As a way to describe his pre-wedding jitters, Coleridge wrote "The Aeolian Harp." It is dedicated and addressed to his wife-to-be, Sara. Coleridge details his desire for her and for their future life together. Through descriptions of nature, he relates his happiness and longing to the forces which govern all of creation. It's as if all of nature is celebrating with him.
An idea that dominates the poem is that of the nature of thought. Coleridge represents his train of thought as musical instruments - a lute and a harp. These concepts are given physical forms with which to manifest. In a sense, Coleridge is considering the very nature of thought. He seems to be trying to analyze his thoughts as if they were entities in and of themselves. Following this line of reasoning, he muses that all of life is composed of one substance manifested throughout nature, which is thought made corporeal. The thought of God, the Creator, gave birth to one universal spirit which is found in all living matter. All life is unified and of one divine substance.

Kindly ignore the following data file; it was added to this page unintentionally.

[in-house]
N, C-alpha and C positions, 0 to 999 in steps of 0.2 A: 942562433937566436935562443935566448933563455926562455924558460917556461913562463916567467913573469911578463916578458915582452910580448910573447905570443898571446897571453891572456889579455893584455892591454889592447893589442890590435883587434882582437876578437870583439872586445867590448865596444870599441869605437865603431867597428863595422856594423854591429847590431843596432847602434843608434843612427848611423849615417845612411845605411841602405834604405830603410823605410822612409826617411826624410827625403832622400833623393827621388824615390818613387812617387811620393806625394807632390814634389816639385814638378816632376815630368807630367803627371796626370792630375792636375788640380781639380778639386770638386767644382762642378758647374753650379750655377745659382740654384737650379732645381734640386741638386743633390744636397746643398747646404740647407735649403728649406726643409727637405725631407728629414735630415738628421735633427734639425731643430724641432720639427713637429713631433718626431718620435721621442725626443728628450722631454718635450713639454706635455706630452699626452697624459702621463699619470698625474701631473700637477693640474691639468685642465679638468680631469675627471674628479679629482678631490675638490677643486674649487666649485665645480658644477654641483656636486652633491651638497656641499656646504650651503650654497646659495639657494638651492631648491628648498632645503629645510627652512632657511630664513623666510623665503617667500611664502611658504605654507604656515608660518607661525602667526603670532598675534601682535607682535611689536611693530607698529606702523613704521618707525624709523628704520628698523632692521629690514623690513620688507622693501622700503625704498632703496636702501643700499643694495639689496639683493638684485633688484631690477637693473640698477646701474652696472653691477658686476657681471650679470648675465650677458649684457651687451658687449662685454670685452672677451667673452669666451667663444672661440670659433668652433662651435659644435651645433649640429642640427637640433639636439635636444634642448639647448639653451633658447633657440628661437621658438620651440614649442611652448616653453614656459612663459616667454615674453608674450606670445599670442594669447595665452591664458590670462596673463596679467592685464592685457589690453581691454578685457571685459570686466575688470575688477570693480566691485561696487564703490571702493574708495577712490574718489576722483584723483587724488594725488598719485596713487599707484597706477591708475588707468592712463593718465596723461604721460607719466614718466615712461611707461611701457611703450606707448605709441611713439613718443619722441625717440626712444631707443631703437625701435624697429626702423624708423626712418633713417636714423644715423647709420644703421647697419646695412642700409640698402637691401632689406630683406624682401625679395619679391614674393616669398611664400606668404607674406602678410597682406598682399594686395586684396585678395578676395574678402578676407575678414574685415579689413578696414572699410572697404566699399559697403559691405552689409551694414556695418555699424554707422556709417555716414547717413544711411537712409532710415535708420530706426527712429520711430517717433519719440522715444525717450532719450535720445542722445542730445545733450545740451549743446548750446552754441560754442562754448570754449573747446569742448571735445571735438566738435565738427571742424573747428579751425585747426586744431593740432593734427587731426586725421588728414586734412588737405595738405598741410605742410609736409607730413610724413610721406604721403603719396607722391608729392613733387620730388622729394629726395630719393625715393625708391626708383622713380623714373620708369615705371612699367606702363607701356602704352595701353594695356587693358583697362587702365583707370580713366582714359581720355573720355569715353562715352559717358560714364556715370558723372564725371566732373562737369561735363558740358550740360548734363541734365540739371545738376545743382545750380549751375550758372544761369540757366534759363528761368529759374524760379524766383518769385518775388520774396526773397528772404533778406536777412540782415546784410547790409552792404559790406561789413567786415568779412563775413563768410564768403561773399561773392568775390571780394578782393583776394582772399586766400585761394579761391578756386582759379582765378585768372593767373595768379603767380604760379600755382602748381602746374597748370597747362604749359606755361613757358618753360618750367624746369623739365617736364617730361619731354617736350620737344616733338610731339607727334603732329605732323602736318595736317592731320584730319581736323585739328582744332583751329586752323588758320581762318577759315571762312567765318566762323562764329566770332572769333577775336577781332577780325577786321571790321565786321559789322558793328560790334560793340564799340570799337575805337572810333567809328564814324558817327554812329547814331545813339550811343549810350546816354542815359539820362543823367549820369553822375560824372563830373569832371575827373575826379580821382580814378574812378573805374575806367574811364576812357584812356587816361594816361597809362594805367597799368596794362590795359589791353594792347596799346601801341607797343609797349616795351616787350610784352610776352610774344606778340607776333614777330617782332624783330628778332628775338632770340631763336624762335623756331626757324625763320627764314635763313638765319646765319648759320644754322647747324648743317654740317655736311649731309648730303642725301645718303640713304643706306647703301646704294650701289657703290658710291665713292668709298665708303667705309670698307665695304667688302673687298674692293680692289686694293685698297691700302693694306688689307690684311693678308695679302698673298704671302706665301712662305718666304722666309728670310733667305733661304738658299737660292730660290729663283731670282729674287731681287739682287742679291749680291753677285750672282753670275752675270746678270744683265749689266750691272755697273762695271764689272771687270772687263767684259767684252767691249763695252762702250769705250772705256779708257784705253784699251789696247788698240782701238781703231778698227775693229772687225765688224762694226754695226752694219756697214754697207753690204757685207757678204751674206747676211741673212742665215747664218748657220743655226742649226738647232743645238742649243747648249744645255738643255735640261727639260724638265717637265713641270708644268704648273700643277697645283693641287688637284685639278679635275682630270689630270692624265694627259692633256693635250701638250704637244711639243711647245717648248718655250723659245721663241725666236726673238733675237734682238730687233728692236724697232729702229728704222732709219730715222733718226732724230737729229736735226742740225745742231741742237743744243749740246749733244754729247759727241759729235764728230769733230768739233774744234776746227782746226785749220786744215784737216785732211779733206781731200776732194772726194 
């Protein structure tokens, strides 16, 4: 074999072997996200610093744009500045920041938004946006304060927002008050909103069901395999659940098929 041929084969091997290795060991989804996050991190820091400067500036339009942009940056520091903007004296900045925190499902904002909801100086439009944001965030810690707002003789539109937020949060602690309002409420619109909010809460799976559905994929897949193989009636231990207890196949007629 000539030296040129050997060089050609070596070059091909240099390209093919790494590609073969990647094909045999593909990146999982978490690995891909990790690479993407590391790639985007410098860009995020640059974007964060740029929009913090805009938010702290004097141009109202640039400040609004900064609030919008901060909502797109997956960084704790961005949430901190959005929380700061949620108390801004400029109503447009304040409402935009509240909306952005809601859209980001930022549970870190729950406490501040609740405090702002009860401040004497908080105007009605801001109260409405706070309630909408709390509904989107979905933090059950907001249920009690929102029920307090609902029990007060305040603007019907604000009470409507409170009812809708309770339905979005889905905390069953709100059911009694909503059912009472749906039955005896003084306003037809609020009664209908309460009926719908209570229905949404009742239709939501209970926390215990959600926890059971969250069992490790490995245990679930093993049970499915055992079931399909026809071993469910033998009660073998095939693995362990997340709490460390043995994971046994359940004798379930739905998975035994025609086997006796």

A religious man, Coleridge ties all of his musing back to God. He credits God with all of life and all of nature. Without God's generosity, man would not be able to enjoy the luxuries with which Coleridge has been blessed. Coleridge remains grateful throughout the poem, worshipping God for his good fortune. This poem was actually completed after the wedding, but surely its composition helped Coleridge work through his stress and anxiety related to the event and even the unknown texture of the marriage to follow.